Detective Sergeant Sarah Copeland
I am the third generation of my family to join the police. I joined Cambridgeshire Constabulary in 2004 after a few years working in banking following completion of my degree at the age of 24.
I spent two years as a probationer on shift, which was great fun. After completing my probation, I moved into investigations as a trainee detective constable. After qualifying as a detective, I was promoted and undertook roles as a custody, response and neighbourhood sergeant.
In 2010 I decided I wished to return to investigations so became a detective sergeant on a serious crime team at Thorpe Wood Police Station in Peterborough - a steep learning curve but I really enjoyed managing large investigations. My team managed investigations up to attempted murder and the exposure to forensic work and building cases ready to present at court was fascinating.
In 2012 I moved into the newly-formed Domestic Abuse Investigating Safeguarding Unit. It was a very stressful and fast-paced environment, but I had such an amazing team of officers who worked tirelessly to protect domestic abuse victims. The hours were long, but the reward from seeing long custodial sentences and knowing victims were safe made it all worthwhile.
In 2016 I joined the Investigation Standards Department and I am still in post today. I love my job – I am responsible for supporting officers through the detective career pathway, from application to being awarded detective constable status. The force has personally supported me in my role by financing an external training qualification.
I have had two children during my career, now aged six and nine years. I also have a husband who works unpredictable hours in the police and the force has been really supportive allowing me to have a good work-life balance by providing flexible working arrangements.
Sixteen years have flown by. As a detective you will have so many interesting and varied opportunities – your only problem will be trying to fit them all in before you have to retire!
Detective Inspector Amerjit Singh
When I left school I got many jobs within the insurance and legal sector but never felt fulfilled. I had come from a family background in business, which centred on customer service and helping others. It sounds like a cliché but I really wanted to make a positive difference to people’s lives. I come from a Sikh background and my faith teaches us to help each other and serve those less fortunate than ourselves.
My brother in laws at the time were serving officers with the Metropolitan Police. They inspired me to join the police and I have never looked back. I joined Cambridgeshire police in 2004 and unbeknownst to me, I was the first Sikh police officer to join the force. I had become an ambassador for my community and was building bridges between communities living here. Having a young family at the time, it was a challenge juggling shifts with family commitments. However, they were fully behind me and supportive of the difference I was making to those in need.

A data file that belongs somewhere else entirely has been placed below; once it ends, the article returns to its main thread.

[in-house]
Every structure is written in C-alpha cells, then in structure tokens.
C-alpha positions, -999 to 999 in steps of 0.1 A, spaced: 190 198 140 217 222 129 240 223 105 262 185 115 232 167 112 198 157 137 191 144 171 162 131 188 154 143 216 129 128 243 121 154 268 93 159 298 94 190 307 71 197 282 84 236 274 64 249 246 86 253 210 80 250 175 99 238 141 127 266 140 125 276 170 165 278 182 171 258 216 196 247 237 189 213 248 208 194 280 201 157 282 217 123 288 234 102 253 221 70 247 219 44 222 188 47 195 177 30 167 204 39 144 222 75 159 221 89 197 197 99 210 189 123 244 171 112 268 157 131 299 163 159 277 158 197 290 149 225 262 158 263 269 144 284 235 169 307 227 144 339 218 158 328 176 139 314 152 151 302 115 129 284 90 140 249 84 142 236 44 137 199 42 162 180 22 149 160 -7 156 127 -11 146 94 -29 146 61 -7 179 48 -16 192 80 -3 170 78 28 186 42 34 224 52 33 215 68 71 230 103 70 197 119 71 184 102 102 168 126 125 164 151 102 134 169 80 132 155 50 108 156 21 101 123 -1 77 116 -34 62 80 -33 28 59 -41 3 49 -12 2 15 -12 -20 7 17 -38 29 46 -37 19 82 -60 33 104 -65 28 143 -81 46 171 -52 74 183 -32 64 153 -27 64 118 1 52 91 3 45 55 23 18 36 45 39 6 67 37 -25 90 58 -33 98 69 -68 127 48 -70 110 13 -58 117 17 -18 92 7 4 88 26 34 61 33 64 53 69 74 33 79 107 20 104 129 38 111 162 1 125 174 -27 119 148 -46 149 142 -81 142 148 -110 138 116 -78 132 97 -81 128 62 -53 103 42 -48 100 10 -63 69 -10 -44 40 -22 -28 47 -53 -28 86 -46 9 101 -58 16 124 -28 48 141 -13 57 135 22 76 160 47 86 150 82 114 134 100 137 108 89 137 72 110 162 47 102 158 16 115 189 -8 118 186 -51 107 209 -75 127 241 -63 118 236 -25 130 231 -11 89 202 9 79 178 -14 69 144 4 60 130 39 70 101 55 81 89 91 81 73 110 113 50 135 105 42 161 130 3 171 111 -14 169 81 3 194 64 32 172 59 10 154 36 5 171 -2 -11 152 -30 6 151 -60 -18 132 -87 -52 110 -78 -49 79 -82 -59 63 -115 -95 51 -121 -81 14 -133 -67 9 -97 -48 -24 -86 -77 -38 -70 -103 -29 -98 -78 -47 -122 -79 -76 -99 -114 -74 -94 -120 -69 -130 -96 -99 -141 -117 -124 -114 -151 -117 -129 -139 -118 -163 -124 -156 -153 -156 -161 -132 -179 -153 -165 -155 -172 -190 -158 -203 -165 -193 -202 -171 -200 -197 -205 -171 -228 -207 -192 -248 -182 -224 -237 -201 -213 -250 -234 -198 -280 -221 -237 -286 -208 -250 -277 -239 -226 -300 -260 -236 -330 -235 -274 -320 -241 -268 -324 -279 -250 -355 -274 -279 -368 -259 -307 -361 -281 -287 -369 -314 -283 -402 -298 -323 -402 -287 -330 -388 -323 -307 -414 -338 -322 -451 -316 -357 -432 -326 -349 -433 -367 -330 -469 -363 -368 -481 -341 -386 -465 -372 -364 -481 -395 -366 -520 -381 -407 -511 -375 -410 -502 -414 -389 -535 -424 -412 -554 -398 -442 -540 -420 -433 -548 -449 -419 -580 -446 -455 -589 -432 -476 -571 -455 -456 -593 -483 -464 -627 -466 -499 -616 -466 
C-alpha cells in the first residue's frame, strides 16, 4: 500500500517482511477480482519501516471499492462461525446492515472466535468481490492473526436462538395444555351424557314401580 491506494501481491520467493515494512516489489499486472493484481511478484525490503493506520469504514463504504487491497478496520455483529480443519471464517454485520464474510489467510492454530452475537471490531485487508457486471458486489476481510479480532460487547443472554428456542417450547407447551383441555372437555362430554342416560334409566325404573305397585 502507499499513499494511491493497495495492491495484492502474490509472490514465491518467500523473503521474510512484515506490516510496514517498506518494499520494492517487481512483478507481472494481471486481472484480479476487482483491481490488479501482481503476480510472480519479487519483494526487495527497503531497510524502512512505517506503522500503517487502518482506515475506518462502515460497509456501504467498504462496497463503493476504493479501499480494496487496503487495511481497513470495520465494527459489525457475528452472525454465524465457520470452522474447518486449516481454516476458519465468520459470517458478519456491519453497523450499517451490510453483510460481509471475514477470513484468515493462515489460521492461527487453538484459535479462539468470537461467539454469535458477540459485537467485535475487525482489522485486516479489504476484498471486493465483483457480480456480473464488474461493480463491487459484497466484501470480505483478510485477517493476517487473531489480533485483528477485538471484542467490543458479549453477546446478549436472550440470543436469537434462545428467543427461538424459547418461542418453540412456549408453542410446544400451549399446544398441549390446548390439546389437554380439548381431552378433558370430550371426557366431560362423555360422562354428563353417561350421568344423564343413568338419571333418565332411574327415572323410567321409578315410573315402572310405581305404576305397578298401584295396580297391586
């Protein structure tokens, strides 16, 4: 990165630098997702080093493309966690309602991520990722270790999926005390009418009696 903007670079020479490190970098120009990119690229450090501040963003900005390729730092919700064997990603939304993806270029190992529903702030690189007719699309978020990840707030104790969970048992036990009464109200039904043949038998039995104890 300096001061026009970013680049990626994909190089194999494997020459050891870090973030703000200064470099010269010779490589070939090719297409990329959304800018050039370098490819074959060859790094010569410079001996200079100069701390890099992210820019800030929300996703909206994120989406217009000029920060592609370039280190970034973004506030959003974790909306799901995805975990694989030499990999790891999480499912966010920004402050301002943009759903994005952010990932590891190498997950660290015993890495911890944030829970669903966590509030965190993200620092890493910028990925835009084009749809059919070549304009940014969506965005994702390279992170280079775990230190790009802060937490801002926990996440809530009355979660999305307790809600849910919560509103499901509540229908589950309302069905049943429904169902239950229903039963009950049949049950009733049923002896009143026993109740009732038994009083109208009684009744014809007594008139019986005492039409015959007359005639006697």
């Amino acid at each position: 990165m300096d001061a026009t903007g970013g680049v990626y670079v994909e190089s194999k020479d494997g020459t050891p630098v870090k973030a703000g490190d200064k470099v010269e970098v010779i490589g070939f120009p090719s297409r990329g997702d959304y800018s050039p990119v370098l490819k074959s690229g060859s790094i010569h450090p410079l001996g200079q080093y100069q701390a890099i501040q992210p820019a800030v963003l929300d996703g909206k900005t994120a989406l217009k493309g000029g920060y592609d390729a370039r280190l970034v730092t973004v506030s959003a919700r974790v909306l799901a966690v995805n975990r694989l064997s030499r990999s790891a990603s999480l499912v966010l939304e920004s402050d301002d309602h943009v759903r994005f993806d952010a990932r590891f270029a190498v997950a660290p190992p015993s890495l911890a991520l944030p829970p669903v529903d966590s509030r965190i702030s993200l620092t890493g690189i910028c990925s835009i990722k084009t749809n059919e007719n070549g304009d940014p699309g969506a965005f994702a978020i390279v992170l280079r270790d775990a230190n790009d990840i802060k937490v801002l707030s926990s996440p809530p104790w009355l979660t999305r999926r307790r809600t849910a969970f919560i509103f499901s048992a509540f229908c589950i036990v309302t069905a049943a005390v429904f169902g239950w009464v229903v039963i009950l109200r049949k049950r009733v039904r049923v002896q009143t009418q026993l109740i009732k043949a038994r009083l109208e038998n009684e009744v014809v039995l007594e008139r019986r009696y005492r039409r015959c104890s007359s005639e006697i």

Sixteen years later I am a detective inspector in the Rape Investigation Team. I have undertaken a variety of roles, particularly in protecting vulnerable people. This is my passion and what compels me to do the very best for victims of crime. There are not many jobs which give you this level of satisfaction.
The proudest moment of my career was receiving the Queens Police Medal in 2018. This was for my services to policing and protecting the vulnerable. I will never forget the day I took my family to Buckingham Palace and received my honour from HRH Prince of Wales. My family are proud of my achievements and career. I strive to be a good role model for my children and others. This drives me to be a good police officer.
My advice for those aspiring to be detectives is to put the victim at the heart of any investigation. Imagine that it was your relative/friend/loved-one, who suffered as a result of a crime. Be inspired and use that motivation to seek justice for them. I absolutely love my job. I wake up every morning with a steely determination to help those who need it. Take a leap of faith…you won’t regret it!
Trainee Detective Constable Zoe Jackson – Police Now Detective
I have been a trainee detective constable with Cambridgeshire for a year now. I joined through the slightly unconventional route of Police Now’s direct entry detective programme. Before joining the force I worked in sales, account management and spent a brief period working for the NHS and law firms. I hadn’t always dreamed of joining the police, but I’m very glad I did.
The past 12 months have been a whirlwind. From solving the first crime, to securing the first conviction, and safeguarding the most vulnerable in society - every day is different. The varied and unpredictable nature of what we do is what I enjoy most about being a detective – you just never know what you’re walking into when you arrive at work.
As a detective, the little wins often mean more than the big ones. You simply can’t expect everything to go the way you would like, and you need to be prepared to see incidents through from start to finish. Your brain is constantly thinking of new and innovative ways to interpret and seek out information, which can be tiring and the days are often long, but I can safely say that ‘boring’ is no longer a word I use to describe my days at work.
My advice for those considering joining as a direct entry detective is don’t jump in head first. It’s a really interesting role and there are so many specialist avenues you can pursue later on too, but really look into what the job role entails and what you’re looking for. If you do decide to join, be ready to push yourself. You’ll be working alongside brilliant and very experienced colleagues, and you need to be prepared to bring yourself up to scratch – good luck!